Interestingly, ‘I miss you’ doesn’t have an exact counterpart in Japanese. But of course, Japanese people are not exempt from the feeling of missing someone or something, so what do they say?
Although there is not a direct translation in Japanese, there are some phrases which convey the same sentiment.
The most common way to say ‘I miss you’ in Japanese is aitai (会いたい / あいたい).
The literal translation is ‘I want to meet you’, but it is used in the same way that we say ‘I miss you’ in English.
Let’s take a look at some of the other options we have for expressing ‘I miss you’ in Japanese!
How do Japanese people express ‘I miss you’?
I miss you (I want to meet you)
Aitai (会いたい / あいたい) is probably the most commonly used phrase to express ‘I miss you’ in Japanese. Although, if we were to literally translate it, we would get ‘I want to meet you’.
The phrase is made by putting the verb ‘to meet’, au (会う / あう), in the tai (たい) form, which expresses desire to do something.
It is an informal phrase which you can use with family or friends. It is generally used in more casual circumstances.
When you think about it, ‘I miss you’ isn’t really the sort of thing you would express to a boss or higher up in English, let alone Japanese!
That being said, there are ways to make this utterance more polite-sounding. You may simply add desu (です) on at the end to instantly make it sound less informal.
If you want to take it a step further, you can say o ai shitai desu (お会いしたいです / おあいしたいです). The honorific o (お) is placed at the beginning to show further respect.
As for the verb portion, we use the verb stem ai (会います / あいます) + suru (する) which means ‘to do’. This sentence structure is part of Japanese humble speech called kenjougo.
Sabishii / Samishii
I miss you (I’m lonely without you)
Sabishii (寂しい / さびしい) directly translates to ‘lonely’, although it is often used to express that you miss someone. It makes sense as you are ‘lonely’ without that person and so naturally you ‘miss them’!
In Japanese it goes: ⚪︎⚪︎ ga inakute sabishii (⚪︎⚪︎がいなくて寂しい), ie. ‘without ⚪︎⚪︎, I am lonely’.
You may also hear people pronouncing it as samishii (さみしい), which is simply a more colloquial pronunciation of the adjective.
If you know someone who is moving away you may tell them samishi ku naru (寂しくなる / さみしくなる). This means ‘I will become lonely without you…’ and can be understood to mean ‘I will miss you when you leave’.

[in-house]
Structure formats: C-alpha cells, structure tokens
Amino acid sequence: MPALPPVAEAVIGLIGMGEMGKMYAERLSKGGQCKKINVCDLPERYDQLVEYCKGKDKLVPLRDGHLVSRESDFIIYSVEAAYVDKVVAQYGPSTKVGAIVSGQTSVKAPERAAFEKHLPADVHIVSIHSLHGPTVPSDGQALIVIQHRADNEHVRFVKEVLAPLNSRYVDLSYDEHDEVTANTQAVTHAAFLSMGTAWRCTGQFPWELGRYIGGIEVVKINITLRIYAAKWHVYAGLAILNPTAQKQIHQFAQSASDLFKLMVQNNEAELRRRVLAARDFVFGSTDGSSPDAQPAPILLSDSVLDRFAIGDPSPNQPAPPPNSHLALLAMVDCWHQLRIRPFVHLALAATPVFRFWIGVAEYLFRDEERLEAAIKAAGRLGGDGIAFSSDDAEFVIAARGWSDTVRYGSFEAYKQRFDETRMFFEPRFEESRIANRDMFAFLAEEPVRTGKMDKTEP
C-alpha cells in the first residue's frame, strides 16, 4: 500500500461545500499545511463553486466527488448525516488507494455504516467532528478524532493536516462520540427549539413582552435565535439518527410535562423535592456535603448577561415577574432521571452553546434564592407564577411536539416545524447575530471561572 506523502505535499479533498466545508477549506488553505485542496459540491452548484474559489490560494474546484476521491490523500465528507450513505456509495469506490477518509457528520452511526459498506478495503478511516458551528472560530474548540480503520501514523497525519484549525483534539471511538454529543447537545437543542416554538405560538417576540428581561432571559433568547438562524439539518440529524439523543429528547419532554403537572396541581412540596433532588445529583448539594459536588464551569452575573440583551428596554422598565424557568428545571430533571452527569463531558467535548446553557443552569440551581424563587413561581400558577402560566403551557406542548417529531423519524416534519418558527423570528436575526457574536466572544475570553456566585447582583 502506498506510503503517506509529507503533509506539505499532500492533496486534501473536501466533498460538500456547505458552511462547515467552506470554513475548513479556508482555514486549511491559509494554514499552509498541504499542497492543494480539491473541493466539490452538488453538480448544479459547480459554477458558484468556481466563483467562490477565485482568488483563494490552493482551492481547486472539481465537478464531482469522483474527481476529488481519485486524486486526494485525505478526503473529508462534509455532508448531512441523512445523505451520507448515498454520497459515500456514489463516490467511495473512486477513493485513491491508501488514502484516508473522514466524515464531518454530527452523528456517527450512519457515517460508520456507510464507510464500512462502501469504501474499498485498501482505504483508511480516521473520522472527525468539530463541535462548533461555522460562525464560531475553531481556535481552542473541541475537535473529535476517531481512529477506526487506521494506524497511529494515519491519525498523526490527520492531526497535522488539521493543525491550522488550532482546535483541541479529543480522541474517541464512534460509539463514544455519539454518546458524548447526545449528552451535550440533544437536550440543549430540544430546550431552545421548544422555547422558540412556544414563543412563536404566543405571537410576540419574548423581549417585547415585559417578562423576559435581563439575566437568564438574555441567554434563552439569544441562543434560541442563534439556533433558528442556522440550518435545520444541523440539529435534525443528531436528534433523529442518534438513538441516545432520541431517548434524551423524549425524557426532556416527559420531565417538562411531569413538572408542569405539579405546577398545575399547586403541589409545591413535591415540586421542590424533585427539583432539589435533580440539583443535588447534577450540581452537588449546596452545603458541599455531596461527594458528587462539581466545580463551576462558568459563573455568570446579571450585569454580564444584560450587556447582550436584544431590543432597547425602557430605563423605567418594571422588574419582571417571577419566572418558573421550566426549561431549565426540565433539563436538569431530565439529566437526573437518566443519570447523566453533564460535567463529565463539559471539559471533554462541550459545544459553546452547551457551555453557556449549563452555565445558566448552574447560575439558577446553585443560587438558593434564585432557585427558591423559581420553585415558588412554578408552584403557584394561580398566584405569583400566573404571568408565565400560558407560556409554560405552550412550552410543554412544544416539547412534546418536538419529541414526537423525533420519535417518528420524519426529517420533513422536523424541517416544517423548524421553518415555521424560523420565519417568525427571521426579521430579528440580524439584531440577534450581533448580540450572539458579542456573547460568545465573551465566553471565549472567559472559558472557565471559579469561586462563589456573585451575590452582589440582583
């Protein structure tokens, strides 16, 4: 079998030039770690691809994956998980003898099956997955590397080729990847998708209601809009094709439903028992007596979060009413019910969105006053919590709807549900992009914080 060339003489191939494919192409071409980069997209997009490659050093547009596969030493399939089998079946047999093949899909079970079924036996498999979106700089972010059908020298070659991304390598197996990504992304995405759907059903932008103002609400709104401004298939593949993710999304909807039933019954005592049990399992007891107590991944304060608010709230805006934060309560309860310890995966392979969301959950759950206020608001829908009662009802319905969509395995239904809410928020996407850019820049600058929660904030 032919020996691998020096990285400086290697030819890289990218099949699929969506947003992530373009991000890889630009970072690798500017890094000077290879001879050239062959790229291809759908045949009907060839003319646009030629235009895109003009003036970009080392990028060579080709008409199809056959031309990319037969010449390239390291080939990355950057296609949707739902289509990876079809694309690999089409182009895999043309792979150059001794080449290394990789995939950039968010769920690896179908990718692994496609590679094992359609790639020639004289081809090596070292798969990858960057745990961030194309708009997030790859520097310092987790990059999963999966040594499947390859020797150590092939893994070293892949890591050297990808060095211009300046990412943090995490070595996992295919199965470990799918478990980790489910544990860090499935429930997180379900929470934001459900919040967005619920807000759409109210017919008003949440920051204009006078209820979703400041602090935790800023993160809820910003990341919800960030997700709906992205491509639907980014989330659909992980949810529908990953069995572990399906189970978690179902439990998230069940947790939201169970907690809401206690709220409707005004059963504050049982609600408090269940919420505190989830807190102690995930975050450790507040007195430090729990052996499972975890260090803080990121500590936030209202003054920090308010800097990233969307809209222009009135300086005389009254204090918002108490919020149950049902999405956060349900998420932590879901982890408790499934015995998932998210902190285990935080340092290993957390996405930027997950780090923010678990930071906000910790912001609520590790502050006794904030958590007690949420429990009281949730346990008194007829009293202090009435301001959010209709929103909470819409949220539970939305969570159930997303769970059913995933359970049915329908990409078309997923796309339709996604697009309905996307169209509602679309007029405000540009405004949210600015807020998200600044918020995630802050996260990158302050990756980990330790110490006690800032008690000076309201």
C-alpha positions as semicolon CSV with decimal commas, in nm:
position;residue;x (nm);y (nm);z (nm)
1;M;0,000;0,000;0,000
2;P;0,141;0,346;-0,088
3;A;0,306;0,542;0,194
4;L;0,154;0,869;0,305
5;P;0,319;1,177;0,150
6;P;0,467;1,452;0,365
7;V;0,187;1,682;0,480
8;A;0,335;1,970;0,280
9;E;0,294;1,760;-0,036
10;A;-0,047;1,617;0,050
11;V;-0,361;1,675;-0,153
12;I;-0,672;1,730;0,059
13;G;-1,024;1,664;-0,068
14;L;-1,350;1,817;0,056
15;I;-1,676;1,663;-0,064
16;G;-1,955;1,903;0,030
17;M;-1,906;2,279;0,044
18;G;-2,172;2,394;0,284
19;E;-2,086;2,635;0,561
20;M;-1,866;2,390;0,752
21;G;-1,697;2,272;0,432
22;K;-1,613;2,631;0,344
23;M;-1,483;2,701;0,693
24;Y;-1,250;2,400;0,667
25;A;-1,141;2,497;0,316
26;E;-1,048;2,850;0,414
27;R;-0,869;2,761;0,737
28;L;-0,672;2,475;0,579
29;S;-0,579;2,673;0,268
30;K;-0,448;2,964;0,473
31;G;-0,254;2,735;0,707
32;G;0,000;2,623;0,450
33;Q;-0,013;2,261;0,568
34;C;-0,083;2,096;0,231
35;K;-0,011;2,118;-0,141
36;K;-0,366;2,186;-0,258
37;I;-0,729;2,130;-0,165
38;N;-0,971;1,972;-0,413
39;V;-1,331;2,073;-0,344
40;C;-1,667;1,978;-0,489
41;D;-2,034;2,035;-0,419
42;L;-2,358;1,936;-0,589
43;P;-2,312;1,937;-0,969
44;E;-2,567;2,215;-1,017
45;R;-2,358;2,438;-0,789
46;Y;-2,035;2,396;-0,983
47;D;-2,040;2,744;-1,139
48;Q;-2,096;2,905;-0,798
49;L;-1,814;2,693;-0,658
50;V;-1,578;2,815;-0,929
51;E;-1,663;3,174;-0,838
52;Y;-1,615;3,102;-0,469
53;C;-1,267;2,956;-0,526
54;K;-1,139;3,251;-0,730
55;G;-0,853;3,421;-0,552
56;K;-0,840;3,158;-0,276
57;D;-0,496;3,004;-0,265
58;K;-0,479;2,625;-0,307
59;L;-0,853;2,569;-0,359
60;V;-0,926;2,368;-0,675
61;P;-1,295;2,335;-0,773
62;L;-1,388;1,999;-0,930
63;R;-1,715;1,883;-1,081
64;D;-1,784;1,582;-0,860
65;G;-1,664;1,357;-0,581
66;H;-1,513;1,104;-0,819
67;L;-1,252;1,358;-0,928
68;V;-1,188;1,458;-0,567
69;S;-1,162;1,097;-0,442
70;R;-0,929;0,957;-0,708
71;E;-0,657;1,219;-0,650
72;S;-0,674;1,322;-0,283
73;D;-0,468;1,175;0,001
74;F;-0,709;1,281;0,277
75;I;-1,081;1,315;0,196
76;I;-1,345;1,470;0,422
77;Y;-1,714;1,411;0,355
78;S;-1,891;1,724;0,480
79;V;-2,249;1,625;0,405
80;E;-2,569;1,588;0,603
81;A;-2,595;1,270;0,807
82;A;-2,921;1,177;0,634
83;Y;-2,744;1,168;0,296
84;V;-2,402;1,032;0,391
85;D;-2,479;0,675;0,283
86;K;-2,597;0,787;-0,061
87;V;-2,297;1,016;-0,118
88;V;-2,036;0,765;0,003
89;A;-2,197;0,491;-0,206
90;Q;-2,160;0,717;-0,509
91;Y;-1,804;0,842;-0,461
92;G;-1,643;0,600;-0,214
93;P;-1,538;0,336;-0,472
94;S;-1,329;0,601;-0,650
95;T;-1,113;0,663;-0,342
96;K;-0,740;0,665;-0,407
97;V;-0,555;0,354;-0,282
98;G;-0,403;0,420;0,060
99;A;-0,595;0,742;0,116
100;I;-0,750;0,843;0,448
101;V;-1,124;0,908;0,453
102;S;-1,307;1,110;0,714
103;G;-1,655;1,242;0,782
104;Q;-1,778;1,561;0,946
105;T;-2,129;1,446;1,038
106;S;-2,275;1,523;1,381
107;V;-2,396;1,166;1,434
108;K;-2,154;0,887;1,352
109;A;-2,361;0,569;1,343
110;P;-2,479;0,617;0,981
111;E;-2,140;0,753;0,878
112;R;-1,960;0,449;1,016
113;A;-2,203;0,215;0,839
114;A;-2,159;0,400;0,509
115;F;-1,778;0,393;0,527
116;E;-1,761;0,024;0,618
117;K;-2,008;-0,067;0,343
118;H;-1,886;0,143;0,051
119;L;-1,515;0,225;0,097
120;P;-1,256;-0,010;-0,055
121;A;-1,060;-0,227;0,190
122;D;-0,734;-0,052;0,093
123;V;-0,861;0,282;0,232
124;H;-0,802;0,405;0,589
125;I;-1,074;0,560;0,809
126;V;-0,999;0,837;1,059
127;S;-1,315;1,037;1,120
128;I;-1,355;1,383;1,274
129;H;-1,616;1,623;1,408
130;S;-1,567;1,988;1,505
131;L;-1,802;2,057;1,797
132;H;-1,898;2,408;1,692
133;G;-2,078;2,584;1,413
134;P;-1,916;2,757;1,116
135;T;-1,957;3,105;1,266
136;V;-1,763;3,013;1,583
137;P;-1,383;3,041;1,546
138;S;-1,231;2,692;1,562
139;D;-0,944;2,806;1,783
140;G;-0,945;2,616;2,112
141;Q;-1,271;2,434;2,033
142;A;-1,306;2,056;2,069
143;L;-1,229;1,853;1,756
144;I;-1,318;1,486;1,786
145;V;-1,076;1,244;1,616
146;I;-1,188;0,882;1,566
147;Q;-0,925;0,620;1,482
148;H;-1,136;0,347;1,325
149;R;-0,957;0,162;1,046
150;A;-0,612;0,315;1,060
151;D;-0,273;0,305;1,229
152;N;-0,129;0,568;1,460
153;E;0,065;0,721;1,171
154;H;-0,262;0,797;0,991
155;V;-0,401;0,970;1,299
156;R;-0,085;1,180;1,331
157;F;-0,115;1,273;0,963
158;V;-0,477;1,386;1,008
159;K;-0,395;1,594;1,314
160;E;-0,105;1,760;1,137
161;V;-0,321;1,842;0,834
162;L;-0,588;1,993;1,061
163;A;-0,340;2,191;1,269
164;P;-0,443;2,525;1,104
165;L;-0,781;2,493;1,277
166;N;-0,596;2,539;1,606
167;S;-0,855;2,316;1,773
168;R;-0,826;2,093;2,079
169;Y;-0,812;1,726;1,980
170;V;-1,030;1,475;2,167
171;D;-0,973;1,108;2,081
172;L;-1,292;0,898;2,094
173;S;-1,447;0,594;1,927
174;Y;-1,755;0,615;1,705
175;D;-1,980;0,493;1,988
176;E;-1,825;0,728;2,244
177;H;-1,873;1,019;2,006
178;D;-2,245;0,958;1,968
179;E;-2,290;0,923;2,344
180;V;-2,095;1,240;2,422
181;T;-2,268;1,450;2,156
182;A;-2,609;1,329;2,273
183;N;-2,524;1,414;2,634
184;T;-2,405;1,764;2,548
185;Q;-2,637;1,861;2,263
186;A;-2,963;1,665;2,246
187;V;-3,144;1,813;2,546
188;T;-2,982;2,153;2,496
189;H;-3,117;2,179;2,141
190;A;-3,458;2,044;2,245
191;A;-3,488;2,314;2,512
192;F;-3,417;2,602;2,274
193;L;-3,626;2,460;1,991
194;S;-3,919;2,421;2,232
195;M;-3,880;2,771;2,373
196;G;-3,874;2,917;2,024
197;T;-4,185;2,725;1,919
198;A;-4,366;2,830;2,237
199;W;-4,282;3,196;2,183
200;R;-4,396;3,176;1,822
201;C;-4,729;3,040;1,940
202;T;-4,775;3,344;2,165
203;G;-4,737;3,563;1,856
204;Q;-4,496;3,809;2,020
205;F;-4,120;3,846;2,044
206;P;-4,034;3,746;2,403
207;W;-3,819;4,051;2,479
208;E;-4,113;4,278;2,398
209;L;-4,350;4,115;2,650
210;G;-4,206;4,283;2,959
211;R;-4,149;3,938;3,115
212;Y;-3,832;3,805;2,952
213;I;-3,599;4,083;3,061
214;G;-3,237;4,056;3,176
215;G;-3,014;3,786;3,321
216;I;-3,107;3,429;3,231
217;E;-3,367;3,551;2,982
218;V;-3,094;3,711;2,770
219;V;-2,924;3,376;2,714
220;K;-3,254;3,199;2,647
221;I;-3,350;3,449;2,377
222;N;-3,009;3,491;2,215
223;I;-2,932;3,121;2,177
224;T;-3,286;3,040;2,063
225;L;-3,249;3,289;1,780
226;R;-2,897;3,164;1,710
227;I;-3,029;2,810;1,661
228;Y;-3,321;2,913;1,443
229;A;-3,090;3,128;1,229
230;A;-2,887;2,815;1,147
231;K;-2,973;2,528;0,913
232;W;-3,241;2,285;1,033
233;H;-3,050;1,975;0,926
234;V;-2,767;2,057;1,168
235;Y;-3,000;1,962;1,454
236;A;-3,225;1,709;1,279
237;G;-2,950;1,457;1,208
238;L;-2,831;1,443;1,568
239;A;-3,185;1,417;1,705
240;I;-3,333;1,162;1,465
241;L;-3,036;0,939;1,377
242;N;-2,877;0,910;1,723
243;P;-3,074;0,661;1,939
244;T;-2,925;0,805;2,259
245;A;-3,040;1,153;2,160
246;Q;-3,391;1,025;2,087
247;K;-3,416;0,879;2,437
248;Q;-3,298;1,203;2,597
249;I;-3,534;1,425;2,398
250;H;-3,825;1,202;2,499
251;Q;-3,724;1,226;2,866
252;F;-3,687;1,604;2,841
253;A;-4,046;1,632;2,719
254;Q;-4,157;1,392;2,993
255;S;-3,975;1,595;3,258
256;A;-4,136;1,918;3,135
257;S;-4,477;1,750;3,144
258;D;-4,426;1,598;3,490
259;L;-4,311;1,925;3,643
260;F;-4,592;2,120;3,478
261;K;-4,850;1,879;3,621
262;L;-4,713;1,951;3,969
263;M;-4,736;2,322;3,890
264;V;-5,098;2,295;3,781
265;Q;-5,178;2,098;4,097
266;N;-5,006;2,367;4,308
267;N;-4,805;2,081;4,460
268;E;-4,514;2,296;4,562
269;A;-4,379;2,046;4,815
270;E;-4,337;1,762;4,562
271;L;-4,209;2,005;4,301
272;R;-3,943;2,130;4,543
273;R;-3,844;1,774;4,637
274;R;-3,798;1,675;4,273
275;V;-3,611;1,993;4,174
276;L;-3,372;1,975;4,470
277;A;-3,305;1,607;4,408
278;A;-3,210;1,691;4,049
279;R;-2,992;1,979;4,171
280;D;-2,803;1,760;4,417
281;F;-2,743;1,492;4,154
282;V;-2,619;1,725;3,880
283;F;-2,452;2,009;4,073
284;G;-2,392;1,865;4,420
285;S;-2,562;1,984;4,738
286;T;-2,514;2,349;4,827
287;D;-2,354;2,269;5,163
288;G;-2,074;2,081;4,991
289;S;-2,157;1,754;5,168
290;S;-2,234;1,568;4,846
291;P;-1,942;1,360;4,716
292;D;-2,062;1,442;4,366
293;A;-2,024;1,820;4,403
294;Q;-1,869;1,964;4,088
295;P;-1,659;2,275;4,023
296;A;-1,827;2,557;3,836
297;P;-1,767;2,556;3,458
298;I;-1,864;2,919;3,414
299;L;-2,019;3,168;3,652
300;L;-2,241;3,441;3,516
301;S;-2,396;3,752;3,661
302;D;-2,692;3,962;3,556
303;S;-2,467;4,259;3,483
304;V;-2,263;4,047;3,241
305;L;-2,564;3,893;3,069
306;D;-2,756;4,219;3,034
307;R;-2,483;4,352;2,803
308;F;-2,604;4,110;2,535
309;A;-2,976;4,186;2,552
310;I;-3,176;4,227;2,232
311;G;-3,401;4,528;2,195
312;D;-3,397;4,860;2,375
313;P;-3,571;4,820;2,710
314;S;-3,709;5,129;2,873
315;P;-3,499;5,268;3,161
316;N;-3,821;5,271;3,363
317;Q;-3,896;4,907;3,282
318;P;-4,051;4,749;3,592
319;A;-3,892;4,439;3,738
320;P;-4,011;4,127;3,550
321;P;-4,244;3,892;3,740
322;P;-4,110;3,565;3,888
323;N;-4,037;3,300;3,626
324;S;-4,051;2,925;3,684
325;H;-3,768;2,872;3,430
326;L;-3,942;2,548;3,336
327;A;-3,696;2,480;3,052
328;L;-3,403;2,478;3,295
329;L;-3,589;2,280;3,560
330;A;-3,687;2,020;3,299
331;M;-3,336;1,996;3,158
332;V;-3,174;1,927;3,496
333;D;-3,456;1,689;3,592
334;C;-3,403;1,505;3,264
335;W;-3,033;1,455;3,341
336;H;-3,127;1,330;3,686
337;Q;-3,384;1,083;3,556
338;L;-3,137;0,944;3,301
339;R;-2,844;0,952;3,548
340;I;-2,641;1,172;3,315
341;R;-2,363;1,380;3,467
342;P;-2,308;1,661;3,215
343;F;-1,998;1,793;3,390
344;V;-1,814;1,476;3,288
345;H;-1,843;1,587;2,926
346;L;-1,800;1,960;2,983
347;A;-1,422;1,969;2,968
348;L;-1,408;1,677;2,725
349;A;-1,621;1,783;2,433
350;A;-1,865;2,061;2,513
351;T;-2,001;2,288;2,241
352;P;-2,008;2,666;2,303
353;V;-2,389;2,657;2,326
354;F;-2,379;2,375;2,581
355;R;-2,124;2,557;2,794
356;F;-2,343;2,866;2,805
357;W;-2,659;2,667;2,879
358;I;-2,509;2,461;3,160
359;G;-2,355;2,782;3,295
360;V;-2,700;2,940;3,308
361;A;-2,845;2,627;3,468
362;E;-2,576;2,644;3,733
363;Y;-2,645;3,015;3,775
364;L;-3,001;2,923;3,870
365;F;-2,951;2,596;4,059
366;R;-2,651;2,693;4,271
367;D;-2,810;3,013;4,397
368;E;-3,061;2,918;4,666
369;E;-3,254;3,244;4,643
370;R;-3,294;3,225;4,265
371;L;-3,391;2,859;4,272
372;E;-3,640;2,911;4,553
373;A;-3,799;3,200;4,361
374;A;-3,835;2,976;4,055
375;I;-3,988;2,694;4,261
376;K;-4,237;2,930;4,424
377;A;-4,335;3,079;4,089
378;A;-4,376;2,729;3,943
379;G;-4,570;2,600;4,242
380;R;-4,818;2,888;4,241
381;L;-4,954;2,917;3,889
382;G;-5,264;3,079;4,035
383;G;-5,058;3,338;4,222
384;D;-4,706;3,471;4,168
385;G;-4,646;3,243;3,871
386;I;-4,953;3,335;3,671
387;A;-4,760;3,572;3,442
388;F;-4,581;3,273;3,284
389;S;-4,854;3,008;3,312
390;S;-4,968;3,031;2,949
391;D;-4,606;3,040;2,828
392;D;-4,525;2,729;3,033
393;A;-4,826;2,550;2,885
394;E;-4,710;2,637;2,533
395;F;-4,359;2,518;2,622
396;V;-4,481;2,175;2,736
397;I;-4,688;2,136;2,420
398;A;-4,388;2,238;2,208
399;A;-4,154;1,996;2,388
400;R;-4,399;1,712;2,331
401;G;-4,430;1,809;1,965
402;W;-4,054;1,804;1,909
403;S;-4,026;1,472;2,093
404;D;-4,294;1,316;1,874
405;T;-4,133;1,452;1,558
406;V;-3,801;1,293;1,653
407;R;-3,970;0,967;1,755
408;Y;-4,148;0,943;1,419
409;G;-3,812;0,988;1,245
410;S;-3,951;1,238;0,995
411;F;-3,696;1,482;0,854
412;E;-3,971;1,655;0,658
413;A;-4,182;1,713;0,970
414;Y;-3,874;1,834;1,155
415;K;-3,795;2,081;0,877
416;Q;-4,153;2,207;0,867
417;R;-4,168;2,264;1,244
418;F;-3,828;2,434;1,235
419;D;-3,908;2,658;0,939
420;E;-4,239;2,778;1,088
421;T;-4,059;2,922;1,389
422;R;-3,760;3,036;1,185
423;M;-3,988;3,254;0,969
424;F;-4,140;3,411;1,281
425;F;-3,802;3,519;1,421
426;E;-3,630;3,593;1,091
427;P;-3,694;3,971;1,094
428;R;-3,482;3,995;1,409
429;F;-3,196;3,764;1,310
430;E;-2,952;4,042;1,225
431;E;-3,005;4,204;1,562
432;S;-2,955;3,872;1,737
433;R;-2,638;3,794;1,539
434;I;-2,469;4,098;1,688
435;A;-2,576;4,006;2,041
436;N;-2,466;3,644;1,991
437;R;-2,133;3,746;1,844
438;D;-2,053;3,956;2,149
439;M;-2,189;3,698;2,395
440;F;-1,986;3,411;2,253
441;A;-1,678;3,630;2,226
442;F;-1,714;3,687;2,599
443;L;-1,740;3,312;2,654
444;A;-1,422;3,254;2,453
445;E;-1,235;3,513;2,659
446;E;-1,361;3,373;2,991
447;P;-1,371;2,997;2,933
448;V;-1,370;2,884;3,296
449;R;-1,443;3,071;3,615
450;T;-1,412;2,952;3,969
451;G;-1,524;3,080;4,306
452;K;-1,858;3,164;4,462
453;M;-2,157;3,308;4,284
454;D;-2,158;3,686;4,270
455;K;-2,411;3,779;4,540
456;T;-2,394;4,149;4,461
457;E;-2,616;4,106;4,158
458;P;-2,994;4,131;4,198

You may also notice that sabishii/samishii may be written with the alternative kanji (淋しい). While the pronunciation and general meaning is identical, the specific use of this old-fashioned kanji implies a slightly stronger feeling of solitude.
I miss you (longing)
Koishii (恋しい / こいしい) is a very strong, deep way to say you miss someone/something.
In English it can be compared to ‘yearning for’ or ‘longing for’. As you may have noticed, the kanji is the same for that of koi (恋 / こい) which means ‘love’ in Japanese, further emphasising the endearing and profound nuance of the word.
It is often used in situations where you don’t have direct access to something that you desire. For example, if you are living abroad, you may miss your mother’s cooking or your country’s traditional food.
Haha no ryouri ga koishii desu
I miss my mother’s cooking
A reminder that although it may be used in a similar fashion, you must be careful not to mix up koishii with natsukashii (懐かしい / なつかしい). Natsukashii relates to ‘nostalgia’ or ‘fond memories’.
Ryuugaku no toki ga natsukashii
I have fond memories of studying abroad.
Ryuugaku no toki ga koishii
I miss my study abroad and want to go back (but can’t).
I miss you in Japanese
So there you have it. Even though there isn’t a literal translation of the English phrase ‘I miss you’ in Japanese, there are still several meaningful ways to express your feelings when you miss somebody or something.
Try them out – everybody likes to hear that someone is thinking about them!
- How to Say I Love You in Japanese
- Japanese Terms Of Endearment: Cute Nicknames for Lovers and Friends!
Hannah is a half Irish/half Japanese girl living in Ireland. Her love for Japan and the Japanese language led her to studying languages and translation in university where she specialised in Japanese. She spent a year studying abroad at Rikkyo University in Tokyo. In her free time, Hannah enjoys using her sewing machine to upcycle clothes and create new pieces!